On February 11, 1821, at 3 am, a detachment of Blockade men encountered a party of at least 250 smugglers at Camber, near Rye. About sixty of the smugglers were armed. The Blockade men were, as usual, far outnumbered, and the battle which ensued was violent. Unlike the events of 8 November 1820, this time the battle continued inland across the marsh to Brookland. The smugglers retreated in military style, forming up and firing in ranks as they went.
An officer, quoted by Commander Shore, described the operation as follows:
[The smugglers marched] down the beach with 25 armed men on each flank, and an unarmed working party to carry off the goods, stationed in the centre. Intimidated by this formidable array the Blockade sentinel fired the alarm, and though the smugglers succeeded in landing their cargo, they were pursued into the marshes and attacked by Messrs McKenzie, Digby and Newton, midshipmen, assisted by some straggling Blockaders. The contest was very bloody; the working party of smugglers, who carried the tubs, being guarded as described on each wing by parties of armed men, who regularly halted, faced, fired, retreated and reloaded, according to the word of command given by their leaders. Still, the pursuers and the Mids charging repeatedly sword in hand.
Eight Blockade men were wounded and one, Midshipman James McKenzie, was killed. Four smugglers were found dead on the high road and sixteen were carried away wounded. Most of the gang escaped but two, Richard Wraight and Cephas Quested, were captured.
One of the Blockade men, apparently with prior knowledge of the gang’s plans, was disguised in a smock of the same sort worn by the smugglers. During the battle he took up a position amongst the ranks of smugglers. Quested handed the young officer a musket and told him to ‘blow out the brains’ of any soldier or sailor coming within range. The midshipman turned the gun on Quested and arrested him.
Quested and Wraight were tried at the Old Bailey on 17 April 1821. A letter from the Crown Solicitors to the First Lord of the Admiralty, again cited by Shore, provides further detail:
The Blockade party pursued the smugglers in the dark, over a country intersected with ditches, for upwards of five miles into a spot within about a mile of the village of Brookland, where a conflict occurred in which Mr. McKenzie was lolled. This occurred about five in the morning, before which period both the prisoners had been secured, on which account the Law Officers thought it would not be desirable to charge either of them with the murder of this officer. The prisoner Quested was apprehended with a loaded gun in his hand, so that his guilt was unquestionable, and the prisoner Wraight had been secured about a quarter before four by George Mockford and John Nicholls, two seamen who had lost their party and who found Wraight in a field through which the smugglers had recently passed, and in which some of the officers and seamen had been fired at and wounded; but no arms or tubs were found on him. His pockets, however, appeared to have been lined with gunpowder, and some partridge shot was found in them. These, the learned Judge observed were strong circumstances of suspicion, coupled with the fact of being at an unreasonable hour upwards of twelve miles from his home. The prisoner called witnesses who accounted for these circumstances by deposing that he had been sent in the evening from Aldington, near Hythe to the neighbourhood of Rye, on some farming business, and that he had lost his way in the night, and that he was in the habit of carrying powder and shot about with him to kill rooks, and the defence appearing to the Judge and Jury as satisfactory, the latter, without hesitation, acquitted him.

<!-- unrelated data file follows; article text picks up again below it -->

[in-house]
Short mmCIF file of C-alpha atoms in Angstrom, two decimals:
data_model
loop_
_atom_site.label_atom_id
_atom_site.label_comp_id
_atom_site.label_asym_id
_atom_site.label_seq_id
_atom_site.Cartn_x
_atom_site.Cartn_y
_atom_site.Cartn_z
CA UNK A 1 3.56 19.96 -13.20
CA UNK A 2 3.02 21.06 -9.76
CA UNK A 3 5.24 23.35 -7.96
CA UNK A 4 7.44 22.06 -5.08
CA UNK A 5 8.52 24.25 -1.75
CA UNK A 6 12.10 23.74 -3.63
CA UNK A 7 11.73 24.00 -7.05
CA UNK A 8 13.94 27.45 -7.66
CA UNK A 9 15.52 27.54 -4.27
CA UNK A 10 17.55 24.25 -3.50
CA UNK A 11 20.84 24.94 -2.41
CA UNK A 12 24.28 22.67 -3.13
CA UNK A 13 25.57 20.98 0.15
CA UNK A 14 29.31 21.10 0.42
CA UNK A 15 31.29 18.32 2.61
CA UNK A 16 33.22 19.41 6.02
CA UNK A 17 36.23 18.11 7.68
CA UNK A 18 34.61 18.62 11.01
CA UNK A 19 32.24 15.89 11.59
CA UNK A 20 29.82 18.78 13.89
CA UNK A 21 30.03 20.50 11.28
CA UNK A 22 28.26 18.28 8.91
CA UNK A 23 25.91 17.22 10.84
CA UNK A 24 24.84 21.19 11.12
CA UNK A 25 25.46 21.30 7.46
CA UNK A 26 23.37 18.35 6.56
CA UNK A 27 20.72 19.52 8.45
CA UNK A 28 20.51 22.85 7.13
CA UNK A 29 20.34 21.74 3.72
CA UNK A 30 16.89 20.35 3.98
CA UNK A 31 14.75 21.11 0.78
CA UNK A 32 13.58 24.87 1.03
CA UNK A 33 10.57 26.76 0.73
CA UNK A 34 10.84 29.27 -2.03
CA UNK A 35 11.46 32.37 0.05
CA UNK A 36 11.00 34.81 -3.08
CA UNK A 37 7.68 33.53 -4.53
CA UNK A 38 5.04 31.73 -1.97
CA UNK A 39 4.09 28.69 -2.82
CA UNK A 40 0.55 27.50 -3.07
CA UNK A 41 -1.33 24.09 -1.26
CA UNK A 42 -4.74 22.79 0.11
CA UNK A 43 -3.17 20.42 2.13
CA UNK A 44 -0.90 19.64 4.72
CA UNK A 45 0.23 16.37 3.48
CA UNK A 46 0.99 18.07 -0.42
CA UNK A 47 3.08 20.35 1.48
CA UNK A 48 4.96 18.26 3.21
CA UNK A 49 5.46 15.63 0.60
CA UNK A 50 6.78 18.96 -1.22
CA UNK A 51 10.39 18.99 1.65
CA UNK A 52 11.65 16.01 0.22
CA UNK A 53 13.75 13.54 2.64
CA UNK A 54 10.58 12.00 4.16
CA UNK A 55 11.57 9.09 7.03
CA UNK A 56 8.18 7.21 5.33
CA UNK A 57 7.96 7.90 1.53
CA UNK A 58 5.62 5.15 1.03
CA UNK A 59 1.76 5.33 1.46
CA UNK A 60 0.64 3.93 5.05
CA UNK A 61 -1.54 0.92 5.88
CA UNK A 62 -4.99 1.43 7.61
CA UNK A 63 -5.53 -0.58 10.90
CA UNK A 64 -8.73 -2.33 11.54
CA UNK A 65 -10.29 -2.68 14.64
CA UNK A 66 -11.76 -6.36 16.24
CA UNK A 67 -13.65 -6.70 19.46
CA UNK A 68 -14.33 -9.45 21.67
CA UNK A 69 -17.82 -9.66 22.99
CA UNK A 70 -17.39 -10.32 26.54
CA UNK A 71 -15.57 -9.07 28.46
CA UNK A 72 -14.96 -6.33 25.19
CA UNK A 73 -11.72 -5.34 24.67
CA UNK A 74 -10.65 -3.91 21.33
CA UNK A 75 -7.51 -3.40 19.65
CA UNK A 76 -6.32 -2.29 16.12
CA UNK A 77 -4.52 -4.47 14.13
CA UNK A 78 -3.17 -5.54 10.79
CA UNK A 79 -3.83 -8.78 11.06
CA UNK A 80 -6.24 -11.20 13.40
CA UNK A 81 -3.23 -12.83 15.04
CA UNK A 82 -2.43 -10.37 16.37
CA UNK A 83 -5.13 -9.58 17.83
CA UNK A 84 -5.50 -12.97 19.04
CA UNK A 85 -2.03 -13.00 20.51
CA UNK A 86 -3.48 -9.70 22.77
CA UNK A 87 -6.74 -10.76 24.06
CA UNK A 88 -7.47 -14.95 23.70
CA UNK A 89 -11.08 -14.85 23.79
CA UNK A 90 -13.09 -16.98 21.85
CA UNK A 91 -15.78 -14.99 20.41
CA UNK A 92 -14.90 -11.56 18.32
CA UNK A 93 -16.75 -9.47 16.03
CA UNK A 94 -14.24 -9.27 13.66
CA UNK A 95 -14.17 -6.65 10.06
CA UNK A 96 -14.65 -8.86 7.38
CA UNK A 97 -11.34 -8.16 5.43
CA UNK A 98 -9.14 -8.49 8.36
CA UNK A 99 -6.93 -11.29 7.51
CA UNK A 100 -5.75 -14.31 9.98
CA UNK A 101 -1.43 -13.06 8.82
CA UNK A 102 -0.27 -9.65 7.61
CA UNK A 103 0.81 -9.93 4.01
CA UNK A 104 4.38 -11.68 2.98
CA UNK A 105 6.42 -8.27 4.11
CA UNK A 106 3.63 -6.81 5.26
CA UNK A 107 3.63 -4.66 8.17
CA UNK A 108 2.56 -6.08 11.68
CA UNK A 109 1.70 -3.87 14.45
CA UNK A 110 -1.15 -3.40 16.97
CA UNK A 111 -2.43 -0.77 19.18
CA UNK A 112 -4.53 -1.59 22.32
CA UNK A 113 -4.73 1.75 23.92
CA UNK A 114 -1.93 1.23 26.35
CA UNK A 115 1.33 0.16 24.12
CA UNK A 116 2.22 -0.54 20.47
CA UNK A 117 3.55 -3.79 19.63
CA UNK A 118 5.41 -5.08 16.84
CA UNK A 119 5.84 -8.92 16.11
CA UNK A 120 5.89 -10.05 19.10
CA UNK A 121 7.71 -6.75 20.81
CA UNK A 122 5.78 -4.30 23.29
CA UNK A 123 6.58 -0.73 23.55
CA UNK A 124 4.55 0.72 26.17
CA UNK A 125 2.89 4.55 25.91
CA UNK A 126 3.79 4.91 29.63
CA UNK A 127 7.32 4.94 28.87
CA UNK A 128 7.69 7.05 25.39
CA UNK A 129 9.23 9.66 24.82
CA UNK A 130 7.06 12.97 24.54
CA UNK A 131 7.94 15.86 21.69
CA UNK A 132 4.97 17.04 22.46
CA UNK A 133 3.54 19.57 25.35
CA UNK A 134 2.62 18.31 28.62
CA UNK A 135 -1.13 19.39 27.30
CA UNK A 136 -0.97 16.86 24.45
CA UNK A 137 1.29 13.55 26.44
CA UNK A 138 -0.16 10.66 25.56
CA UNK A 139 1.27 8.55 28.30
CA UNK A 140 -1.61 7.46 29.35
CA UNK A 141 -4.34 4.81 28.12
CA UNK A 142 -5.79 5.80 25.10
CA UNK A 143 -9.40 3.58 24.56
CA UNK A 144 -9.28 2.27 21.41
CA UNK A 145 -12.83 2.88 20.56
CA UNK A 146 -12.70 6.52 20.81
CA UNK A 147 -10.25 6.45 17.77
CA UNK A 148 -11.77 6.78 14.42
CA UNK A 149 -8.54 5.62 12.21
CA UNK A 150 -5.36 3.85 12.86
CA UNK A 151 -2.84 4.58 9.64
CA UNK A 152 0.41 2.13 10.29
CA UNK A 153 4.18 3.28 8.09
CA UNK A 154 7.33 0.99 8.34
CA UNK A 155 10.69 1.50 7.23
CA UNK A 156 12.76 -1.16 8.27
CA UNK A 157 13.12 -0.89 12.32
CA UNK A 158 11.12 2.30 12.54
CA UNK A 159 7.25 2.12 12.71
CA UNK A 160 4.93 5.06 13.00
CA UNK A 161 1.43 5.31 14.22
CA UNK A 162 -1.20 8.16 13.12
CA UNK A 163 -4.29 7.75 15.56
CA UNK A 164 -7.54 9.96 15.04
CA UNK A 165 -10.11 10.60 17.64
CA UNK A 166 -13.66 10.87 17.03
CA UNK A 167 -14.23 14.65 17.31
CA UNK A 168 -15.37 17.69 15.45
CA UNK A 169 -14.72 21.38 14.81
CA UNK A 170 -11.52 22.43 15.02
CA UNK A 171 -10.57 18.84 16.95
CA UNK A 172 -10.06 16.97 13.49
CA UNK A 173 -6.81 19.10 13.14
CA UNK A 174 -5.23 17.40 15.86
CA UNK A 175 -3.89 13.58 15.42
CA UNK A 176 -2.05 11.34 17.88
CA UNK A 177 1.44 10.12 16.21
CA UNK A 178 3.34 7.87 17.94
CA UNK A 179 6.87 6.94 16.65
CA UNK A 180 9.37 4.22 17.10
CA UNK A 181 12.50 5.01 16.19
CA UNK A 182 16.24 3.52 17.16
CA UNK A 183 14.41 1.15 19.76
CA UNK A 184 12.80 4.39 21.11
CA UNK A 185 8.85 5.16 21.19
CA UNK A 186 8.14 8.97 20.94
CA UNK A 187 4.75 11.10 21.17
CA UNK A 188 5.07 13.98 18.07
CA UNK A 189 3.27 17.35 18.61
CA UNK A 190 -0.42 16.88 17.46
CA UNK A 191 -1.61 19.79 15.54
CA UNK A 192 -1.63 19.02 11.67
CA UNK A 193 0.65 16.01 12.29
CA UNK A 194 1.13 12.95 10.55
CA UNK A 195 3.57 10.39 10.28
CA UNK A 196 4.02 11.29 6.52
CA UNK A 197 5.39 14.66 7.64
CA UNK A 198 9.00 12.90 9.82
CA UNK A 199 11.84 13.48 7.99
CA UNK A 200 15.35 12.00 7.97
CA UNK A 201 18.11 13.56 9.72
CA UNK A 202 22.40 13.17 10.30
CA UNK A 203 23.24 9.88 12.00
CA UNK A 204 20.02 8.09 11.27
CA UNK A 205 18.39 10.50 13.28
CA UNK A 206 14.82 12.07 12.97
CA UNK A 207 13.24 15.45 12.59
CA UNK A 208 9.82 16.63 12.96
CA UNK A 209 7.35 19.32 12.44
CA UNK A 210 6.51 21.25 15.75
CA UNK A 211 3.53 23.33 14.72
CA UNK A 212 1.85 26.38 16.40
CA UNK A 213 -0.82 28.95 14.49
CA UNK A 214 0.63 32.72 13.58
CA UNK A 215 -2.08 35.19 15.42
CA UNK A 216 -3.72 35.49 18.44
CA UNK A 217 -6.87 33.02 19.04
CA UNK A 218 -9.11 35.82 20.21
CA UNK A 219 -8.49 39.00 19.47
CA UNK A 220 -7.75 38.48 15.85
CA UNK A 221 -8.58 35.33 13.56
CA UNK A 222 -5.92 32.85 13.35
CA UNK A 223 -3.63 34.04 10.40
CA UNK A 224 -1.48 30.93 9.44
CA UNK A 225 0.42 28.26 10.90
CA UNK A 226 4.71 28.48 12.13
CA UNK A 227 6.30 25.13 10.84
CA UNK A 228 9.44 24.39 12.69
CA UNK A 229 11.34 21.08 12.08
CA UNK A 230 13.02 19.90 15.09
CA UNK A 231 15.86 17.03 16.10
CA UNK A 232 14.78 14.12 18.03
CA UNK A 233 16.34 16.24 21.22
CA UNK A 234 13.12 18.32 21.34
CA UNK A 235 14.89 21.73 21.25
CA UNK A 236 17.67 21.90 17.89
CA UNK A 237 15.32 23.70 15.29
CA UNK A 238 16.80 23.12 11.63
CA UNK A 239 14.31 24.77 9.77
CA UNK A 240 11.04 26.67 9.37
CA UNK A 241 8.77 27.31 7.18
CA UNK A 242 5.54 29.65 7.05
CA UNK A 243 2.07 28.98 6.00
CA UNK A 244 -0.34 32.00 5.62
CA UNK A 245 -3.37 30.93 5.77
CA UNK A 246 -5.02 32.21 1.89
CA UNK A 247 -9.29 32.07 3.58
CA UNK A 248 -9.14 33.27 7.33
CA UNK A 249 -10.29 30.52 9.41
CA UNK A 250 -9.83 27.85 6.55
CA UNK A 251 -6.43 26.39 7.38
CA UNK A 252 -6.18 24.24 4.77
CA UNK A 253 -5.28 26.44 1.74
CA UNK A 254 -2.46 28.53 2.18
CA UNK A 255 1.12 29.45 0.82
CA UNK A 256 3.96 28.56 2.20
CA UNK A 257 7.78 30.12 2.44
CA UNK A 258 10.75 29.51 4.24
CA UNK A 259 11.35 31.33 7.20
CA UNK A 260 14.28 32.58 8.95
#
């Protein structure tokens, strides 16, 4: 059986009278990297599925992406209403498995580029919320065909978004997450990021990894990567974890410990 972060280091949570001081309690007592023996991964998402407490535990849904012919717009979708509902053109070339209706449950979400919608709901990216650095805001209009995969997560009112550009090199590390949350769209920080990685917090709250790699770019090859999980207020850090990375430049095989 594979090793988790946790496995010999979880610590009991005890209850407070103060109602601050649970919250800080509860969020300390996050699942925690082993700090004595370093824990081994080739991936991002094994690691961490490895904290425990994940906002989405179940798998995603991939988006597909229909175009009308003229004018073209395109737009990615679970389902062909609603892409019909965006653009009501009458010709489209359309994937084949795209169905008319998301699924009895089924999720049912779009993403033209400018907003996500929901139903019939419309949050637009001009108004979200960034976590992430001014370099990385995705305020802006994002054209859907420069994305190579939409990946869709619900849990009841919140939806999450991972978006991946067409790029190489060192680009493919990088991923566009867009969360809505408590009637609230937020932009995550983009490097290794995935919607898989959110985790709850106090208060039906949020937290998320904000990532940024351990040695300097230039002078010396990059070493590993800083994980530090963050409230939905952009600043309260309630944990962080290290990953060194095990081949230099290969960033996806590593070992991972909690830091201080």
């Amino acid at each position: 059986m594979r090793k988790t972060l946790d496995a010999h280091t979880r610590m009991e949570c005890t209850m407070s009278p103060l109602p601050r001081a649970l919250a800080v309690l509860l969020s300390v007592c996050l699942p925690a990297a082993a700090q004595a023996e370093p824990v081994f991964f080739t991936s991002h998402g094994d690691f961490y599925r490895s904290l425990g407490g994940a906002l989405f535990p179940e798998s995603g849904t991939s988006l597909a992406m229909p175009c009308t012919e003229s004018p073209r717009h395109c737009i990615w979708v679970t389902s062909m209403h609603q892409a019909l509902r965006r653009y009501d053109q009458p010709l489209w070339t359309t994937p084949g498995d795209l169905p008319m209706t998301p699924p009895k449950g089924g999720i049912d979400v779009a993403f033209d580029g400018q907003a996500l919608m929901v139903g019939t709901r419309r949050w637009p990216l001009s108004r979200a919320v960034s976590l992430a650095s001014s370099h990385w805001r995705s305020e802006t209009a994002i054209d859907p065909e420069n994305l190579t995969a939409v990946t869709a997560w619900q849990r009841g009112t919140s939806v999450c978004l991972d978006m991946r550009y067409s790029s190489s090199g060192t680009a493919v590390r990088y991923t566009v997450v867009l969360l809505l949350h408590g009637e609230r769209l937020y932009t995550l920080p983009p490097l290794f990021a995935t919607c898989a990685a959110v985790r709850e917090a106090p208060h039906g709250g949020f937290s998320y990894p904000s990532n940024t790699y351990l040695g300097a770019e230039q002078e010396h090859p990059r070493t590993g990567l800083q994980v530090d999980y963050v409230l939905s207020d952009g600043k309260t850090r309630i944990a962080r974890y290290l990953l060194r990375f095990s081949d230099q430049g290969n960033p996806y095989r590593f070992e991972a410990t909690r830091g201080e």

The transcript of Quested and Wraight’s trial is available from the Old Bailey website. A far more detailed account of the Battle of Brookland is available from Commander Shore’s The Smugglers (see below).
Quested was sentenced to death. He was executed at the Old Bailey on 4 July 1821.
Commander Hon. Henry Noel. Shore, R.N (Lord Teignmouth), The True History of the Aldington Smugglers, from the Kentish Express and Ashford News 1902-1903, Transcribed and edited by Stuart Hall, October 1999.
Henry Noel. Shore, R.N (Lord Teignmouth) and Charles G Harper, The smugglers; picturesque chapters in the history of contraband, London, C. Palmer , pp79-87. This is available online.
The photograph above is of the interior of St Augustines at Brookland